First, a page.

I actually have the spots marked on my carpet behind me. So I know this is where I need to put the light. This is where I need to put the tripod and I have the tripod marks. If I’m sitting on the couch, this is how tall it needs to be. So I understand a little bit of it, but I move around.

If you’re going to set up a semi-stationary recording spot and you want to reduce the time and the effort and the inefficiencies. How do you suggest getting that together? What should they be looking for in terms of their space and how should they get it at least semi-stationary?

Brian: That is probably the biggest thing to talk about because we need to fit these. You have kids. I have kids. We all have a life. Most of us are not earning our full-time living doing this, so it has to fit into your life, which is with as little friction as possible or it’s never going to work because having to sit out from scratch every time you’re going to lose interest in burnout really quick.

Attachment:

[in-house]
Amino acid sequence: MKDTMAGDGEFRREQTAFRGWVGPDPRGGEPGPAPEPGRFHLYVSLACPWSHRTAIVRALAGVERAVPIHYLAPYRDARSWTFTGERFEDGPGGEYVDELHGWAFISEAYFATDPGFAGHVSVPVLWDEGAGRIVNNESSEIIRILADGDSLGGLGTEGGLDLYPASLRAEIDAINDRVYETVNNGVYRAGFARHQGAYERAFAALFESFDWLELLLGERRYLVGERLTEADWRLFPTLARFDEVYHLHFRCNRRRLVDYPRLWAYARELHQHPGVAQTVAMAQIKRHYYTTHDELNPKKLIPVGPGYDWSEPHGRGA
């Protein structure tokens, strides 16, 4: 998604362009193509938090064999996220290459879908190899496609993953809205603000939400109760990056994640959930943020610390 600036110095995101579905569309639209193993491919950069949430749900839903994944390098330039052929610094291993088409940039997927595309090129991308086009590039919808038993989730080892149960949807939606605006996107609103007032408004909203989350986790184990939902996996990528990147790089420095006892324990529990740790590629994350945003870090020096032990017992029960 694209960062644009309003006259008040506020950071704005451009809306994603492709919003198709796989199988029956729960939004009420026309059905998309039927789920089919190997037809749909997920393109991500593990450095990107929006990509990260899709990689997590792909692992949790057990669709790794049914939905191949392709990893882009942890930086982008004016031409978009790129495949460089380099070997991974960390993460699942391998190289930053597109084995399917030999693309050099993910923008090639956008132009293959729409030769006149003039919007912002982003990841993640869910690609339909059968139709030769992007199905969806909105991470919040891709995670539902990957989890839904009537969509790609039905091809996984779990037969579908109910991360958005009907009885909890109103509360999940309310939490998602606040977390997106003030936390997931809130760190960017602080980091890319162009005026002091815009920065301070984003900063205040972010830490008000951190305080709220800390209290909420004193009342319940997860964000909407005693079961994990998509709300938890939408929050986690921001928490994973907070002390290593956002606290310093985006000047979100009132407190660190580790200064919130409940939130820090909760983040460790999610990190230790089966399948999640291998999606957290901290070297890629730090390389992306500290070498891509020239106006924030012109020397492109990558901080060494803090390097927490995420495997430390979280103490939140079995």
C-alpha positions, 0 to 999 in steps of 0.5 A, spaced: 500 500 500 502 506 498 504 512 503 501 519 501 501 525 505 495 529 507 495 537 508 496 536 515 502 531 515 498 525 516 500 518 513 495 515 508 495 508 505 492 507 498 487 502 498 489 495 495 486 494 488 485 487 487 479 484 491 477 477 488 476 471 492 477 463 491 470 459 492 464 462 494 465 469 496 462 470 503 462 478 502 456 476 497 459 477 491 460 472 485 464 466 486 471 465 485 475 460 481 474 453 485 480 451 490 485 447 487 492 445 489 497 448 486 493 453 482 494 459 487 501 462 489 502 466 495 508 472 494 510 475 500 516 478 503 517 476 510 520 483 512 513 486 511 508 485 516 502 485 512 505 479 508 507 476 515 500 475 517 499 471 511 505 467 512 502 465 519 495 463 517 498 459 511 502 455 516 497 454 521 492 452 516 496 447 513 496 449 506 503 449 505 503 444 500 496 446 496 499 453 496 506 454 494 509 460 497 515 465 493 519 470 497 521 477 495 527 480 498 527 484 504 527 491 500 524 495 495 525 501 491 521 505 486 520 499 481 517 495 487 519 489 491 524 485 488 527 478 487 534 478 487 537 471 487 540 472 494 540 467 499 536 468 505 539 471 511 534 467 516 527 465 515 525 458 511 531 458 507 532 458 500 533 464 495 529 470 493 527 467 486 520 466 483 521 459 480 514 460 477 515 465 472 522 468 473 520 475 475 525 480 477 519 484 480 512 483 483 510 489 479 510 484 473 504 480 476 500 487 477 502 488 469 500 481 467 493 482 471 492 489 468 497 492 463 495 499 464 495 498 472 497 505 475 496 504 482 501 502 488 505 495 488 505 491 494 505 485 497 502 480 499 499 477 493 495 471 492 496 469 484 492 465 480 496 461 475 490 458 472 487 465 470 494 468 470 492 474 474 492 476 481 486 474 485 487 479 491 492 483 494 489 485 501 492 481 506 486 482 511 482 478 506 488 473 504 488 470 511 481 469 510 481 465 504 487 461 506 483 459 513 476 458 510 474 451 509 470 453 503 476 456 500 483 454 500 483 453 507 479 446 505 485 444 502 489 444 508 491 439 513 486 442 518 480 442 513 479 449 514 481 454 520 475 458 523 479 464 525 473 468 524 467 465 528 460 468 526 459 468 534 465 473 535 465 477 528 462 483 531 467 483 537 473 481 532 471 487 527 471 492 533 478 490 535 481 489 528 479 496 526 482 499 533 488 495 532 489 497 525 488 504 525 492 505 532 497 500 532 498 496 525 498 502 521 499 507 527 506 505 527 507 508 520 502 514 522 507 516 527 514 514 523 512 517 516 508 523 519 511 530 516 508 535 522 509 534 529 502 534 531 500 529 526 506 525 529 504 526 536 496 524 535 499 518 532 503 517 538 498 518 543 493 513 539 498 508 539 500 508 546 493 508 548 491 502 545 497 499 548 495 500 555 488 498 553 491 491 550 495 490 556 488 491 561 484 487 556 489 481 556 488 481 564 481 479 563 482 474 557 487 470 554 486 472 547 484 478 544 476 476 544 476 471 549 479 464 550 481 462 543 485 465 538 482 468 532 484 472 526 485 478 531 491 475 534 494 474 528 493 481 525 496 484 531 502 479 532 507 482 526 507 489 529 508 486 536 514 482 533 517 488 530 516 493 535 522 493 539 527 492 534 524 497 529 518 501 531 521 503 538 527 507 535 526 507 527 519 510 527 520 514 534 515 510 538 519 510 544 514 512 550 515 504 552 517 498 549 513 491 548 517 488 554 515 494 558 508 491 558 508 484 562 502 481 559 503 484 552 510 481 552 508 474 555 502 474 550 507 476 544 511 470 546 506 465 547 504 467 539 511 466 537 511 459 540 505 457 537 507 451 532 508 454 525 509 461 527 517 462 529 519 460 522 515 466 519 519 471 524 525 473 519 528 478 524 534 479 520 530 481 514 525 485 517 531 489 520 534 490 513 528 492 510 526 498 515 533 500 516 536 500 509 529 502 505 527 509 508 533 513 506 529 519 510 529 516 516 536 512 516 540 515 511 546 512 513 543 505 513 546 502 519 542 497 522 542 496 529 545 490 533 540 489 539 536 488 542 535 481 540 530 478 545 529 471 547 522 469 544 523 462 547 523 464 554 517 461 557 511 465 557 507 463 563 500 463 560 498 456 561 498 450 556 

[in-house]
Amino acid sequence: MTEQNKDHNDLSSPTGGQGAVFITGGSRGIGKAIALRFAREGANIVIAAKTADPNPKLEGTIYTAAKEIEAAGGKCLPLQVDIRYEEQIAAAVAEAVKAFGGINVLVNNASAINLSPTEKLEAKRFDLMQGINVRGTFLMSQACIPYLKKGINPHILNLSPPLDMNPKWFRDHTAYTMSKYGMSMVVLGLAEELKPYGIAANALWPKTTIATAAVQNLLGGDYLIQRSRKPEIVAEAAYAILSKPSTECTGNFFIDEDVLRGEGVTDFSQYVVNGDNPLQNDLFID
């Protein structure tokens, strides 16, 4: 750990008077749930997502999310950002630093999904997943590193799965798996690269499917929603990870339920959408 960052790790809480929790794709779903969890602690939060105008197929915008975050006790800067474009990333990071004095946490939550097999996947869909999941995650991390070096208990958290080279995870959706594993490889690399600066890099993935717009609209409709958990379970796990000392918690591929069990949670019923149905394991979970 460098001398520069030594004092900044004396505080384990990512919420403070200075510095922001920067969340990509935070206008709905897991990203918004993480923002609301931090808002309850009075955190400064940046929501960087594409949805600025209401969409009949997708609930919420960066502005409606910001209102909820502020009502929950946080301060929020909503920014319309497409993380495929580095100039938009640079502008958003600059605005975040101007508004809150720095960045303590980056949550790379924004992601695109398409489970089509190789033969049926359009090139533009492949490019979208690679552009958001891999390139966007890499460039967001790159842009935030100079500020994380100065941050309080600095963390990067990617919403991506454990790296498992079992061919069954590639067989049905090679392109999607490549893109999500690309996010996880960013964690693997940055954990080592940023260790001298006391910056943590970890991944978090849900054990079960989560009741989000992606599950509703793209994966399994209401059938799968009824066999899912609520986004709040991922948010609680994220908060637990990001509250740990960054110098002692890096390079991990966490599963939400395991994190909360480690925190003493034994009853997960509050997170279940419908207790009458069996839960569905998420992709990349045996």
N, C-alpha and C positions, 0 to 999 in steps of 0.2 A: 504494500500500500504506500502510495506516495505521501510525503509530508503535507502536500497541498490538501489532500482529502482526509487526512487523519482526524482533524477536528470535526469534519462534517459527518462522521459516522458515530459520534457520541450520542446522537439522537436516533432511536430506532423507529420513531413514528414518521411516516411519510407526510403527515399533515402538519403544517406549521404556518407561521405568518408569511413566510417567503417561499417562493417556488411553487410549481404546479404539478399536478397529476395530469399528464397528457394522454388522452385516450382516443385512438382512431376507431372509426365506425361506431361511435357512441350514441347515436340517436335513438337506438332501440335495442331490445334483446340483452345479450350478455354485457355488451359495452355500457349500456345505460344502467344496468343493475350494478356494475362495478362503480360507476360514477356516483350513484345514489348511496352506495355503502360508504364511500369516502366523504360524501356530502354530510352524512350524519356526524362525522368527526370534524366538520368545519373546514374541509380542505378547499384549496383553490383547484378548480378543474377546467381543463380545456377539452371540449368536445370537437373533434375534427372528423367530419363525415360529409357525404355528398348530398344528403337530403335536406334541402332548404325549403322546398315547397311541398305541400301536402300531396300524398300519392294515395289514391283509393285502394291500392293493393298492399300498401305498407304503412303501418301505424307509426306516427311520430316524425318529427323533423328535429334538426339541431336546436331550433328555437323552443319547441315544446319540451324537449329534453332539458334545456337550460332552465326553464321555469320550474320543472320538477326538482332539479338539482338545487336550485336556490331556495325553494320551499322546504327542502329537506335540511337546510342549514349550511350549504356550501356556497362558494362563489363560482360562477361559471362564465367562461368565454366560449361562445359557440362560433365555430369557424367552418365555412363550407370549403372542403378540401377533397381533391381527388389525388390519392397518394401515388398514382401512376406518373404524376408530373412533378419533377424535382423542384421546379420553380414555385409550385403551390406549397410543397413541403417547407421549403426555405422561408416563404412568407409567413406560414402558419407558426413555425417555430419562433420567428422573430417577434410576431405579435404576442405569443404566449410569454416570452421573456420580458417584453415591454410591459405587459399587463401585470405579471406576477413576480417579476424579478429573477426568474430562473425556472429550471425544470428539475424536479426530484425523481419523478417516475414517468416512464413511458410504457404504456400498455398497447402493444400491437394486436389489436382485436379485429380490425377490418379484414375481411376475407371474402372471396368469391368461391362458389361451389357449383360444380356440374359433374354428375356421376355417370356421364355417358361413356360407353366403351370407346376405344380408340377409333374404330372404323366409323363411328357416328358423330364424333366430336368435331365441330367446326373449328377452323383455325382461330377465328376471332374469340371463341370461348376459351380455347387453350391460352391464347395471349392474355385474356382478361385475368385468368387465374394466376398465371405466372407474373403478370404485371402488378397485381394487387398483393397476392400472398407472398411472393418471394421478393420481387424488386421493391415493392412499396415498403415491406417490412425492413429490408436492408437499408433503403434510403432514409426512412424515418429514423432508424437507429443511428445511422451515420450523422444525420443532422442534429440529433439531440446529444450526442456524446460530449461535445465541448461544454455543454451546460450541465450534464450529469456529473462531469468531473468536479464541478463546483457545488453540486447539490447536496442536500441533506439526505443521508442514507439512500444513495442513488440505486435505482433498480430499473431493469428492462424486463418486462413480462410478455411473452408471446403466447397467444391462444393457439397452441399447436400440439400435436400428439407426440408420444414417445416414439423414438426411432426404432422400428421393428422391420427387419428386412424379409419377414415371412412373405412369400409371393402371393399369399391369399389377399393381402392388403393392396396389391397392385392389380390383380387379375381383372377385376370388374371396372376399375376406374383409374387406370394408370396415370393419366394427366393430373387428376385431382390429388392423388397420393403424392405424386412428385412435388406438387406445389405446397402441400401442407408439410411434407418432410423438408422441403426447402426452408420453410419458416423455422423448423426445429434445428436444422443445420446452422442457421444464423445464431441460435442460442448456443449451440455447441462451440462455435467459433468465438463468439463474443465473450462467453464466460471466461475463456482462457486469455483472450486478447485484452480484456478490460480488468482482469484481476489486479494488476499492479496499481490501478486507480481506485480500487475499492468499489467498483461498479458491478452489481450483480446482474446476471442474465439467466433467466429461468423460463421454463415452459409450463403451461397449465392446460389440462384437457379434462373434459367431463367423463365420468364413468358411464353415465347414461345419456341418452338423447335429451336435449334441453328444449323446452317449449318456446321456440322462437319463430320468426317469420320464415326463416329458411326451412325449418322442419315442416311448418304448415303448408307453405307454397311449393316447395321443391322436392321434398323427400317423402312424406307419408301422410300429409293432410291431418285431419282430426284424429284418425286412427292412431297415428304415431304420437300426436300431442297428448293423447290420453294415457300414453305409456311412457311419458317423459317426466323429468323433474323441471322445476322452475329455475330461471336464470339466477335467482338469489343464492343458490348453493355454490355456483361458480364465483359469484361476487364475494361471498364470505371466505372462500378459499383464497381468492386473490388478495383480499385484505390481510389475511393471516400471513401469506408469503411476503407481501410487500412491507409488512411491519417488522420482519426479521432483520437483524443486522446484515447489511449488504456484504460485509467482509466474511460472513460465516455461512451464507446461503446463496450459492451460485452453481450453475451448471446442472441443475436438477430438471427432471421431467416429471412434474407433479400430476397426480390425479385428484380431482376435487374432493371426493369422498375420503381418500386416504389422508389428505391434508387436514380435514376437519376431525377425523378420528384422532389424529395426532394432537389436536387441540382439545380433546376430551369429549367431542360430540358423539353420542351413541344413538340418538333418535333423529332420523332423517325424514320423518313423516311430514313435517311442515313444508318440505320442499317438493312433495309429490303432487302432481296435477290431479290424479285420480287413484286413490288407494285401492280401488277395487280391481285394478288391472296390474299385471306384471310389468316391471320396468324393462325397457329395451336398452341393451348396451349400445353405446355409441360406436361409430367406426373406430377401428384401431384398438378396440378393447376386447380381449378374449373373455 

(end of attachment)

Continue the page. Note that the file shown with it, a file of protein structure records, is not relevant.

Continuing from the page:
And so what you ultimately do if you could have as many things set up and one spot and leave it that’s the best scenario. Mine actually is in my garage. So my garage, I can’t put a car in there, but I got a great studio. And so it’s all set up always, and there’s one switch, and everything comes on.

But really, it depends on your space, too, okay? For example, looking at you, you look great because of a lot of things, but one of the reasons is you’re very far from the background. You have you, we don’t want to be, you don’t want to be, like, back here. All the way back there.